Post copyright by Doris McCraw
For those who wonder, the program went well in Victor on March 19. Great audience and I was gifted with the pleasure of meeting the grand daughter of Dr. Kate Yont, who may have practiced in Victor, Colorado prior to 1900. She had someone drive her from a little over 175 miles away. The experience drives home how important it is to not give up on your passion.
I admit there are times when I wonder if telling the story of these women is worth the time and effort to find them. For those who haven’t been down that road, sometimes you hit pay dirt and other times you just bang your head against brick walls. While the internet has been a blessing, there are still many resources that have not survived or are in small museums that do not have the resources to save or make them available for researchers. They have become so delicate that to even touch them would cause disintegration.
The current doctor I’m researching is Dr. Josephine Paddock. I know she was born in Illinois, graduated from Cutler Medical School in Nebraska and practiced in Victor, Colorado from 1896 to at least 1906. I know she went to California and lived there for many years, some with her son, then went to live with a daughter in Nebraska. She is buried with her husband, who died in 1895. His death and her schooling don’t match. More digging is in the future, but without access to personal papers or even news stories it can be difficult to ferret out the full story. These stories, at some point, become educated guesses based on the information available at the time.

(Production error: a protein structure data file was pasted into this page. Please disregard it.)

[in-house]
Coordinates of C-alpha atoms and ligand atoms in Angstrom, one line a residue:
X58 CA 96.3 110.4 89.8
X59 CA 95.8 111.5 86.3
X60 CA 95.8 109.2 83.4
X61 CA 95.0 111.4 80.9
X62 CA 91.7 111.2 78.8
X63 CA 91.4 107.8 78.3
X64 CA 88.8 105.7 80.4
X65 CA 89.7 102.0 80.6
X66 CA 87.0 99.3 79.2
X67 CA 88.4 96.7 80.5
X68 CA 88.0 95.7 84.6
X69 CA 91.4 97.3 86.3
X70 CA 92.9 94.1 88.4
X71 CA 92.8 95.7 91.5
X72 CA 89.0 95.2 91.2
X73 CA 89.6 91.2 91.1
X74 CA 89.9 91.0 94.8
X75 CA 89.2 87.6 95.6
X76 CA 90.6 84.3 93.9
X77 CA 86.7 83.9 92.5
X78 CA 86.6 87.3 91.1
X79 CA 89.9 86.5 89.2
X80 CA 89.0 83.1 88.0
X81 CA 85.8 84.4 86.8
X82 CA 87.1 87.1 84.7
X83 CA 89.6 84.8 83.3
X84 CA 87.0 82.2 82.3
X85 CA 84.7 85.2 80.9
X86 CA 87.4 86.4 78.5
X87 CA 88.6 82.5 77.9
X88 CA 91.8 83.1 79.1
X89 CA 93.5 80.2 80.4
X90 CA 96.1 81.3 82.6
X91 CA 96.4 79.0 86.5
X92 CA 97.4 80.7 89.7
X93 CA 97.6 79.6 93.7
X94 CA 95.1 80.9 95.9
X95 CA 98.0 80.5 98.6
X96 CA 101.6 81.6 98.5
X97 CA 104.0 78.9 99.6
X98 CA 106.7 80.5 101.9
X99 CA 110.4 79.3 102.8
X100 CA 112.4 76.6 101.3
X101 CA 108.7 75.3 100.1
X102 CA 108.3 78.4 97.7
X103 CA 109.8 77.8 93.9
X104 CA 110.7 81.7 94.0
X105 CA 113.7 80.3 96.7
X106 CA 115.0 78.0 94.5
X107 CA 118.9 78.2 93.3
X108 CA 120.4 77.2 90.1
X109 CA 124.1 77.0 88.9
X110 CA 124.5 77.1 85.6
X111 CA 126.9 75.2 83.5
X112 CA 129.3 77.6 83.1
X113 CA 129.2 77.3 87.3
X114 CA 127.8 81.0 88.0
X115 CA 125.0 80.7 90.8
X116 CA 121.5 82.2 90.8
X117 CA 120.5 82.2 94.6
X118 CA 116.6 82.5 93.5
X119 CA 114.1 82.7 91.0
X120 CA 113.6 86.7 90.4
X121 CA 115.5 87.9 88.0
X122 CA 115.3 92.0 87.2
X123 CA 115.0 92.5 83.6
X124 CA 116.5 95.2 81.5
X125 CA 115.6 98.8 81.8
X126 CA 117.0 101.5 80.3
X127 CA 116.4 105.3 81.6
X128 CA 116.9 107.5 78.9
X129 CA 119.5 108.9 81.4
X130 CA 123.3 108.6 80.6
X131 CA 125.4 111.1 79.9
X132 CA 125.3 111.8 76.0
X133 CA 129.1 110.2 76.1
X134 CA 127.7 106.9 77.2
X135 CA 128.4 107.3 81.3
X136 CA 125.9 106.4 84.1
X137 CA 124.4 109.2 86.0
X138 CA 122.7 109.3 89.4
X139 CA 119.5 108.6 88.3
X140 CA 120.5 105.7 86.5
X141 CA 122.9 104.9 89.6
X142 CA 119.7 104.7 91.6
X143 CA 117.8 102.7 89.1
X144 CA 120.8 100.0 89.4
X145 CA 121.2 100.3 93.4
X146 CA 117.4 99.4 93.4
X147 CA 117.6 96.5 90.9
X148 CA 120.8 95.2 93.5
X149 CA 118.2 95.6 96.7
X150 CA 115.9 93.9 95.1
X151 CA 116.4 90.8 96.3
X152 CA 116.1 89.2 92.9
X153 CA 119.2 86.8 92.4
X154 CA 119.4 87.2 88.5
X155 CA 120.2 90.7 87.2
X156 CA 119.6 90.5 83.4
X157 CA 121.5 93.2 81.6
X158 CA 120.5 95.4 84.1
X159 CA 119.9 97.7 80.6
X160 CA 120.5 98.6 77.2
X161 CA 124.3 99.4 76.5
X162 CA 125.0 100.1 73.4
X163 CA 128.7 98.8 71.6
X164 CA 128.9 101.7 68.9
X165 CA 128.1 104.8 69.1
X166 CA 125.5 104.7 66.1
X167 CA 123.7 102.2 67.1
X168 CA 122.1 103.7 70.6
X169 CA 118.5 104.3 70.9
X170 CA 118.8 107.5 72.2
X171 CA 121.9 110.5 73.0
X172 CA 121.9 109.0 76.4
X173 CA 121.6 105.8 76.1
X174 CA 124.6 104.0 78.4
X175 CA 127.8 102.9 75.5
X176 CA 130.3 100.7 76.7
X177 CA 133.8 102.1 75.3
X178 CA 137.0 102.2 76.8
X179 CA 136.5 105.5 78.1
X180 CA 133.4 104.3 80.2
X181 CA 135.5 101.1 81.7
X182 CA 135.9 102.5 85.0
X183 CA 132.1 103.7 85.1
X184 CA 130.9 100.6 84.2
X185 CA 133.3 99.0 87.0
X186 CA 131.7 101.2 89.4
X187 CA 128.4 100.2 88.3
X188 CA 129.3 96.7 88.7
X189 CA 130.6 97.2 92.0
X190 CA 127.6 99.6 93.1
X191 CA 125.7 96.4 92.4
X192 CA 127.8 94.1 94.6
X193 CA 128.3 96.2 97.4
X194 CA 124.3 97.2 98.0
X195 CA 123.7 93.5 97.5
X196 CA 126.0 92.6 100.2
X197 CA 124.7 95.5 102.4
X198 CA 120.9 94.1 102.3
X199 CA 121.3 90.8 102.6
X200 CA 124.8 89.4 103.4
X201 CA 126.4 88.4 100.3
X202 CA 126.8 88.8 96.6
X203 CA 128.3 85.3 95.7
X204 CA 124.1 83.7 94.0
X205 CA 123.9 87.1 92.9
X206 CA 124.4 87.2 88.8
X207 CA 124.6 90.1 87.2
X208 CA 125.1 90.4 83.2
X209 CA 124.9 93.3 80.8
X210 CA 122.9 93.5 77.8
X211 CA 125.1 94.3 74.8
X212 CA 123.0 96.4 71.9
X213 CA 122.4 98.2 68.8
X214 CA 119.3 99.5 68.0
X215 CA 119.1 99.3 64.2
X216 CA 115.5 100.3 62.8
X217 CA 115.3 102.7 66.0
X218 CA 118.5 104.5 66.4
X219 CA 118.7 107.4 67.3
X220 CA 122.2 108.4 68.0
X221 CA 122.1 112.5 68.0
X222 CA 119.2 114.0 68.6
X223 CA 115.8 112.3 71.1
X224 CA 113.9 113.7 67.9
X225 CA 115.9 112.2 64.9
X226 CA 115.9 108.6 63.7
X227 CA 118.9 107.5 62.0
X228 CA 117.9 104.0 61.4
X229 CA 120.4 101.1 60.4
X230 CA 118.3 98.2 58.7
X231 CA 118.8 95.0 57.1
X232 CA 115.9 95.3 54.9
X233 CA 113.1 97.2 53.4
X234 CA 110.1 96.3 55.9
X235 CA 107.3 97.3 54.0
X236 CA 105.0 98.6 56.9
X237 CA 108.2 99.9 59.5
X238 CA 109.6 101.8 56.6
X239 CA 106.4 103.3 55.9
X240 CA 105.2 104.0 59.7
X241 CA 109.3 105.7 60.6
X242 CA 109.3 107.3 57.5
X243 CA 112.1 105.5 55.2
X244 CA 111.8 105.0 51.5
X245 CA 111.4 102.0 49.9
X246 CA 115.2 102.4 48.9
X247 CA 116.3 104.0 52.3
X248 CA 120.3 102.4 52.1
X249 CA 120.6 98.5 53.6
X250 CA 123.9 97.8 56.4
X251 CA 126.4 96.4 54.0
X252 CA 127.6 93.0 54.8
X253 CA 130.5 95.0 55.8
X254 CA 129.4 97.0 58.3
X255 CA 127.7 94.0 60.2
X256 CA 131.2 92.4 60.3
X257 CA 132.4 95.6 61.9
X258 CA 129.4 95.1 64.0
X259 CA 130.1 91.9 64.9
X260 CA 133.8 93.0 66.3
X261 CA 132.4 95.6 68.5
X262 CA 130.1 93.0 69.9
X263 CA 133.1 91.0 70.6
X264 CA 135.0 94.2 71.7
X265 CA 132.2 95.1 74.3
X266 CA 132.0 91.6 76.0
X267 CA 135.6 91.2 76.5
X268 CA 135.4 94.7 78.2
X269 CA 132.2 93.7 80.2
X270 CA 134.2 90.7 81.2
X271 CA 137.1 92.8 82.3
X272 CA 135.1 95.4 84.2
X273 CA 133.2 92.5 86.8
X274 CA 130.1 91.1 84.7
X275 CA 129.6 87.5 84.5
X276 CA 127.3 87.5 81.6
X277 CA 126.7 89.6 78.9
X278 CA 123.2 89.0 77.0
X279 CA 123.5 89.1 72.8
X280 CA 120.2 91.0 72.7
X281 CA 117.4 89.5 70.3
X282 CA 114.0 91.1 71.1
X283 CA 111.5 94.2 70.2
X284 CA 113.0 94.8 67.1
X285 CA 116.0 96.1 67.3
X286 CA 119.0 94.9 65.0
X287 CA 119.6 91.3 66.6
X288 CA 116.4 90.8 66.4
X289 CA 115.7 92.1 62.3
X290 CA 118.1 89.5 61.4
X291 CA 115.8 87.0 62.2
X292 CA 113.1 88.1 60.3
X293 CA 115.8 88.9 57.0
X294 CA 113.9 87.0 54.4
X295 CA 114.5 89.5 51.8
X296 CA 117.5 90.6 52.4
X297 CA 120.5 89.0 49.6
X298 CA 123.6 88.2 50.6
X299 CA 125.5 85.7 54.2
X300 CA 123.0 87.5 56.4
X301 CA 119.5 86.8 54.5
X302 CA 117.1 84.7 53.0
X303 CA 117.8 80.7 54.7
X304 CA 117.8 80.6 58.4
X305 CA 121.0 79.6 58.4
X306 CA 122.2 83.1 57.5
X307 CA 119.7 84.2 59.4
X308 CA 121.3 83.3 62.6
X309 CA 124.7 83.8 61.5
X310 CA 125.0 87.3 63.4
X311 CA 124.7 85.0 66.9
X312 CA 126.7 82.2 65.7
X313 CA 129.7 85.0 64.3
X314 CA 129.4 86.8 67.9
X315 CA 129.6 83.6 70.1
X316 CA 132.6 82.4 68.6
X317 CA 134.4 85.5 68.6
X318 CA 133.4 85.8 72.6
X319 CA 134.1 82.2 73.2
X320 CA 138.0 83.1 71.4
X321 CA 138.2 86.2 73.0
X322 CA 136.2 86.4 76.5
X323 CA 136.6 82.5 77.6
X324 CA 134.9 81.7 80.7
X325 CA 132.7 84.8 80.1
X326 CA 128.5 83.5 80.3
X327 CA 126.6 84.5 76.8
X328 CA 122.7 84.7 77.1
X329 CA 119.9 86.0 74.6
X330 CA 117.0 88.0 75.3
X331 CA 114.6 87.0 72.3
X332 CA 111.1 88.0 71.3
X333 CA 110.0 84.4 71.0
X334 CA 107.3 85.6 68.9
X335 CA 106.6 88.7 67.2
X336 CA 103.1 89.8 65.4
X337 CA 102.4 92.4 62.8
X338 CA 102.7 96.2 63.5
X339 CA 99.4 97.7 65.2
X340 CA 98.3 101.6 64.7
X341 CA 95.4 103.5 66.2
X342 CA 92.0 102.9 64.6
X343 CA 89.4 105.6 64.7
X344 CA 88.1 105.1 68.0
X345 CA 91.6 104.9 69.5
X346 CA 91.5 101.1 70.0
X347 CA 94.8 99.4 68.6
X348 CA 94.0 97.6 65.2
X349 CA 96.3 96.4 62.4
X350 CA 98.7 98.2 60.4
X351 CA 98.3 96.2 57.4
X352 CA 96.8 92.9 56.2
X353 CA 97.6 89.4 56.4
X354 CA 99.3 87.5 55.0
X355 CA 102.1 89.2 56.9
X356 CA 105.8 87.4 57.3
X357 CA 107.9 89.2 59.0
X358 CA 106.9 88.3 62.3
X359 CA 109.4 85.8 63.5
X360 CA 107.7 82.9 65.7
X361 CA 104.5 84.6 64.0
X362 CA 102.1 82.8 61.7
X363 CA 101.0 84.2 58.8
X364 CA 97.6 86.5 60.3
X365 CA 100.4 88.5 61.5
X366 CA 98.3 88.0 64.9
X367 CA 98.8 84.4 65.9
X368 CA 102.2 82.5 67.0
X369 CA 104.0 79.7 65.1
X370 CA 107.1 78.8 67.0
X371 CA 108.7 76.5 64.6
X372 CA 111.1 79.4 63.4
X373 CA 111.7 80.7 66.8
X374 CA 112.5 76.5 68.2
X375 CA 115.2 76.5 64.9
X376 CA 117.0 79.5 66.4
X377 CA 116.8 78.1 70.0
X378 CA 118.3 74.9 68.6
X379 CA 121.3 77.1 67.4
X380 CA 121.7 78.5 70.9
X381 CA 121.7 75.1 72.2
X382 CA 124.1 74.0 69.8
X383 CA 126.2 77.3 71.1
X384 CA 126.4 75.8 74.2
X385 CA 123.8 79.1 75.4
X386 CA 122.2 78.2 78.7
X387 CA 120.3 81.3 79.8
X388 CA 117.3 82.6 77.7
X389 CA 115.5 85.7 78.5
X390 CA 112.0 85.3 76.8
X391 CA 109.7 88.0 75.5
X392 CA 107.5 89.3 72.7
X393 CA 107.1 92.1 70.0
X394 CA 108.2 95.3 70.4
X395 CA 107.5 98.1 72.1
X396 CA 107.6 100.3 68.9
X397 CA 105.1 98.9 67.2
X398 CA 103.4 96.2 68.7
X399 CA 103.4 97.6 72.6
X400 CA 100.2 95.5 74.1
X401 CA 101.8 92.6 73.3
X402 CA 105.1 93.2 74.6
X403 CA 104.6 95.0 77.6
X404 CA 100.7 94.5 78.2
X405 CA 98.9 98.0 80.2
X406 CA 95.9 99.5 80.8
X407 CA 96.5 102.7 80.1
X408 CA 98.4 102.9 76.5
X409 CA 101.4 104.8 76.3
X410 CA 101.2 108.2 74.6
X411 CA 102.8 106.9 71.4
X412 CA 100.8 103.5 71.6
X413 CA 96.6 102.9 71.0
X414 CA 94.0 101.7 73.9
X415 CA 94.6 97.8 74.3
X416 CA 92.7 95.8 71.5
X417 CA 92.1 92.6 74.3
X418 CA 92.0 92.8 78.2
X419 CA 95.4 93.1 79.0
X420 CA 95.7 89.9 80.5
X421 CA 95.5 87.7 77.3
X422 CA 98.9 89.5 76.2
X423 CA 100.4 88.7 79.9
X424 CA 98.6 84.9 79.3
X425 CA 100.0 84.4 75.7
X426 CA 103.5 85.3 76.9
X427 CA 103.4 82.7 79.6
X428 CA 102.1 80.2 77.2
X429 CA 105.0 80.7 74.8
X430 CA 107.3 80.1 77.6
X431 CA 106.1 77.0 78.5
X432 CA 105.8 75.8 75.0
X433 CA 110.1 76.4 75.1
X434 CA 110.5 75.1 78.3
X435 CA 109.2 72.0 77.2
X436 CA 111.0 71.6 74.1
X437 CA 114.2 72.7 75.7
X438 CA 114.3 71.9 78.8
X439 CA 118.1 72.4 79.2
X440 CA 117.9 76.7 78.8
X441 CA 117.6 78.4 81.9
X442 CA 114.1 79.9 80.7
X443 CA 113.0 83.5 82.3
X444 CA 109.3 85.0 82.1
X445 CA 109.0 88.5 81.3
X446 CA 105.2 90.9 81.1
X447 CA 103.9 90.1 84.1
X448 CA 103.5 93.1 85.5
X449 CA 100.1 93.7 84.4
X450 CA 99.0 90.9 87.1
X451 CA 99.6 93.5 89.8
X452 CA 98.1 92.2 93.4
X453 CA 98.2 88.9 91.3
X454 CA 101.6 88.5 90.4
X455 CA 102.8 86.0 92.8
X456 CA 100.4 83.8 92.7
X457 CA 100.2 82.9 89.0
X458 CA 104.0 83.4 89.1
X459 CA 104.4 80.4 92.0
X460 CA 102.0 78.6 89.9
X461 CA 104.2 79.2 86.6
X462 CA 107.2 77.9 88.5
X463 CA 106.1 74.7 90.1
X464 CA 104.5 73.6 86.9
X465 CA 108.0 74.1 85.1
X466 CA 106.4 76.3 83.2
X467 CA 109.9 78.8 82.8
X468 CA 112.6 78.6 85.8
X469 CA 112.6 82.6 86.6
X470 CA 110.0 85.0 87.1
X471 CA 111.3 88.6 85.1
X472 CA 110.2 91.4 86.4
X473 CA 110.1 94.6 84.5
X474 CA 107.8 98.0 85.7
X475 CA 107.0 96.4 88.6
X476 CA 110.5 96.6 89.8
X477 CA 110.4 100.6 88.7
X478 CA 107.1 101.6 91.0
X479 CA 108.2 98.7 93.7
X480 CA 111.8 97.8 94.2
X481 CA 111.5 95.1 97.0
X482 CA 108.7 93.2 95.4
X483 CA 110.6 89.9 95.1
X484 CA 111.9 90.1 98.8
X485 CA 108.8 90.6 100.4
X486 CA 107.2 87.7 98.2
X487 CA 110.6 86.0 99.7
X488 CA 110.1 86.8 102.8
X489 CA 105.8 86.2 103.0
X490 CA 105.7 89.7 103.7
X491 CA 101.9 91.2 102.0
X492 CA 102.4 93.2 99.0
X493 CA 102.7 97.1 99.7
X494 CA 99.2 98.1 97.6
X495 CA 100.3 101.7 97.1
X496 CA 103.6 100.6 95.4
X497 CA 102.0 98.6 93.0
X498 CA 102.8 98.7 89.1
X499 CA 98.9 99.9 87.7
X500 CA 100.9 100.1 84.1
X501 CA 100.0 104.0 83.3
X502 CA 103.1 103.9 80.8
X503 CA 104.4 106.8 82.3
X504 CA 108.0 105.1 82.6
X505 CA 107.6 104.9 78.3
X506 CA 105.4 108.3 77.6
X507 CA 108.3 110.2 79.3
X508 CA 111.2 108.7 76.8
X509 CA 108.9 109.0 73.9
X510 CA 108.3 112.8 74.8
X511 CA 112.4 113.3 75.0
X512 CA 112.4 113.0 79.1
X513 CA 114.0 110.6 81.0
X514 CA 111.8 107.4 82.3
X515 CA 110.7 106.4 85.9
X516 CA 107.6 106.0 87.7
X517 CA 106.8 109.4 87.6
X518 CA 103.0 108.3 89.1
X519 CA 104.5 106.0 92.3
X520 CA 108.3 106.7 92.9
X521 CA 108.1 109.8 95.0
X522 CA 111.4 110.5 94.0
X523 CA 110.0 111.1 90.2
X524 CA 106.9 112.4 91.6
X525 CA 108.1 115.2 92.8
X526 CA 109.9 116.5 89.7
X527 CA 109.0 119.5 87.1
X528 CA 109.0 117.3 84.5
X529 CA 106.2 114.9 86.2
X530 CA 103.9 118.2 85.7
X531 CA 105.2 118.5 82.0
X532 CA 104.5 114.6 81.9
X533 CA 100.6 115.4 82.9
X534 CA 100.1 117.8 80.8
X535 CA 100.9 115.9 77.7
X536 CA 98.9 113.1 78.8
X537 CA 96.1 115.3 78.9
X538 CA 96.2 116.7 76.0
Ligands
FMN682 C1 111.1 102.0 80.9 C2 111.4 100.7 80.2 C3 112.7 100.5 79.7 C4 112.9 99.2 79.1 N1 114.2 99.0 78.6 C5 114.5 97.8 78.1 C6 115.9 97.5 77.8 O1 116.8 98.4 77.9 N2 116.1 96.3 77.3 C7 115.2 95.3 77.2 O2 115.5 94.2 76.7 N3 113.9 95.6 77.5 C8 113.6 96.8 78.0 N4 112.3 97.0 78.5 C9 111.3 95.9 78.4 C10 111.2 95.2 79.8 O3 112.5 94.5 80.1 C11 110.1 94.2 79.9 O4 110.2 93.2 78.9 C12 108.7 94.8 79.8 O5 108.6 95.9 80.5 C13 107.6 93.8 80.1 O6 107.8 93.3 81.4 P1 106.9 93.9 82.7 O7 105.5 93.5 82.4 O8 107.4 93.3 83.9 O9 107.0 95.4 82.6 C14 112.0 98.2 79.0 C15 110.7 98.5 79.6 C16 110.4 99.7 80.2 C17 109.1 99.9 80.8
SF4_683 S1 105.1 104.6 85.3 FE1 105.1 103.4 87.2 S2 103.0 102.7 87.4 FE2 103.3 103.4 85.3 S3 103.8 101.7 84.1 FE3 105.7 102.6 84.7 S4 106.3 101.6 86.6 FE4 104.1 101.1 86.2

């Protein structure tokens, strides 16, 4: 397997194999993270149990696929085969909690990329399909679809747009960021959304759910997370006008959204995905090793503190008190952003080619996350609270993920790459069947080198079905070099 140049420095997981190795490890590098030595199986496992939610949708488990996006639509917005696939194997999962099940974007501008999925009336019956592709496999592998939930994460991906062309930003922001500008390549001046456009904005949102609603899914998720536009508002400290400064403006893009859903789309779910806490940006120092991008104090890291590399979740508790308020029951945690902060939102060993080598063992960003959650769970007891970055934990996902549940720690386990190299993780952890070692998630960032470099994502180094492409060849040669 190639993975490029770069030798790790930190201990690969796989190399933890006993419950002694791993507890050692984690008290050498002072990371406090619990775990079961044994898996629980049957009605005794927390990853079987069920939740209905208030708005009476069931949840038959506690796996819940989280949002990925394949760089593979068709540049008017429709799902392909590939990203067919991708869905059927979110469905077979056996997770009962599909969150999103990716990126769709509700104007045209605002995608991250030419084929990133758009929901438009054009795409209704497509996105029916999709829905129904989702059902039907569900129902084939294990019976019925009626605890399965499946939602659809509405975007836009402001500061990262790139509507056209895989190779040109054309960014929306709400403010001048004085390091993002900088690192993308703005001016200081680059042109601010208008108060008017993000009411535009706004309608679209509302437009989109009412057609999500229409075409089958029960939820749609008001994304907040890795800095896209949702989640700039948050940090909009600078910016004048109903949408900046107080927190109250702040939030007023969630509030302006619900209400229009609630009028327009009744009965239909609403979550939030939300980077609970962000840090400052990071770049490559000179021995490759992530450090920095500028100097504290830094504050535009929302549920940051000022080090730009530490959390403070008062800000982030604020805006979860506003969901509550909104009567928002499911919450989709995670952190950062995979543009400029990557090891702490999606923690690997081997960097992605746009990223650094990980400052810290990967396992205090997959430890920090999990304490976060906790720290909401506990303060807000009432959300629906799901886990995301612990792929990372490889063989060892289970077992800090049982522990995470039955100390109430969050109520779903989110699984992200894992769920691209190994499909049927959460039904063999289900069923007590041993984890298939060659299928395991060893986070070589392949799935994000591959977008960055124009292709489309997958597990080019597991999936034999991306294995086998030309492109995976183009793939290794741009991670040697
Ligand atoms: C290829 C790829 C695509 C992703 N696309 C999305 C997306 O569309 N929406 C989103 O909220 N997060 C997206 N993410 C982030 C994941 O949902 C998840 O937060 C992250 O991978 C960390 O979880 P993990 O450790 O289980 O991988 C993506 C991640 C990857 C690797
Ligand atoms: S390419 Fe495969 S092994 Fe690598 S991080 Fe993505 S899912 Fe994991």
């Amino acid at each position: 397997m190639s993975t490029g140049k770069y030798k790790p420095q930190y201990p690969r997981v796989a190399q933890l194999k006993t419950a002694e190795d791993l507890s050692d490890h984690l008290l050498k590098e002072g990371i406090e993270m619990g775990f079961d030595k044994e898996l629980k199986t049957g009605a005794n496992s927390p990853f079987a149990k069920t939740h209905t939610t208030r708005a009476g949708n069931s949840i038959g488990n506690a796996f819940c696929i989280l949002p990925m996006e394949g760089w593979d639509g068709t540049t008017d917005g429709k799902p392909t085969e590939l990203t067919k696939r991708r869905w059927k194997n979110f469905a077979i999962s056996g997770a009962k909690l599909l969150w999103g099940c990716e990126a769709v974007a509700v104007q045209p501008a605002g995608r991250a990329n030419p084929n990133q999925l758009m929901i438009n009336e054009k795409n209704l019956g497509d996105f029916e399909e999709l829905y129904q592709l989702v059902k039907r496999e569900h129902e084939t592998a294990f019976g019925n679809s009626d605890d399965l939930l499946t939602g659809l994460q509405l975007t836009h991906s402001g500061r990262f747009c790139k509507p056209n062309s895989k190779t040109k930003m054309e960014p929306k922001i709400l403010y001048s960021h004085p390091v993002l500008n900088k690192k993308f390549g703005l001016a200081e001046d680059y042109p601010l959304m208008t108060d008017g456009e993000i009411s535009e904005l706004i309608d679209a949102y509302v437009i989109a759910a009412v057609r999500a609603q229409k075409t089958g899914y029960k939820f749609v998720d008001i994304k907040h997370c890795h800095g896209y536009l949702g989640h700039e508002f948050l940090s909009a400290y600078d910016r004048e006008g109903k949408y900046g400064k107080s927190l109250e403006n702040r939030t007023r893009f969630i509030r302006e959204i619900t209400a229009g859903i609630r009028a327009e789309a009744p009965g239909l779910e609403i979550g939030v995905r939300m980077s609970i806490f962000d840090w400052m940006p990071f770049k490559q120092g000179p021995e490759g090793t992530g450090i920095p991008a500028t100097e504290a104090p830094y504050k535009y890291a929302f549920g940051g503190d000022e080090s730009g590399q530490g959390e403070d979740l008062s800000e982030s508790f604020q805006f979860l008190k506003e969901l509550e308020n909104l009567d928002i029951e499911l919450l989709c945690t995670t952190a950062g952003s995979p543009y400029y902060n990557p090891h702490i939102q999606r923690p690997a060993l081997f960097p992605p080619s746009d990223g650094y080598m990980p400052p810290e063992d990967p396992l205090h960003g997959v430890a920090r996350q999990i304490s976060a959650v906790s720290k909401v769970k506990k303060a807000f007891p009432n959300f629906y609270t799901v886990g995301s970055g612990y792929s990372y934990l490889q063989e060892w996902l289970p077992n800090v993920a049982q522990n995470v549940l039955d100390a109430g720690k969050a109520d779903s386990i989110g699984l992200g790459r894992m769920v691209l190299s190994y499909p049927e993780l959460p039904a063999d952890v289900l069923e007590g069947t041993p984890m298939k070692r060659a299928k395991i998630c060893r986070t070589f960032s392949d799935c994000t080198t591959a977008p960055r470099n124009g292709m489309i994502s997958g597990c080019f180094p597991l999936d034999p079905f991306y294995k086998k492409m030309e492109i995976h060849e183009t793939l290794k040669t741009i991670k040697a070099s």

I realize it is not feasible to save everything, but the researcher in me cringes when I think of all the information that may be lost due to lack of funds for small museums, careless handling of old resources and a loss of the love for the stories of our shared histories. So when I wonder if the effort I’ve put into finding these women is worth it, I just remember, there are those who will know at least some of the story should they want to look. That is what keeps me going, along with the gift of meeting the relatives of these special women.
Angela Raines is the pen name for Doris McCraw. Originally from the mid-west, Doris now calls the Rocky Mountains her home. Doris is a writer, historian, actor,and teacher. An avid reader Doris loves to spend time in history archives looking for the small, unknown pieces of history. Many times these pieces end up in her stories or poems. Like her author page to stay on top of her work. http://amzn.to/1I0YoeL also make sure to check out her haiku and photographs at http://fivesevenfivepage.blogspot.com.
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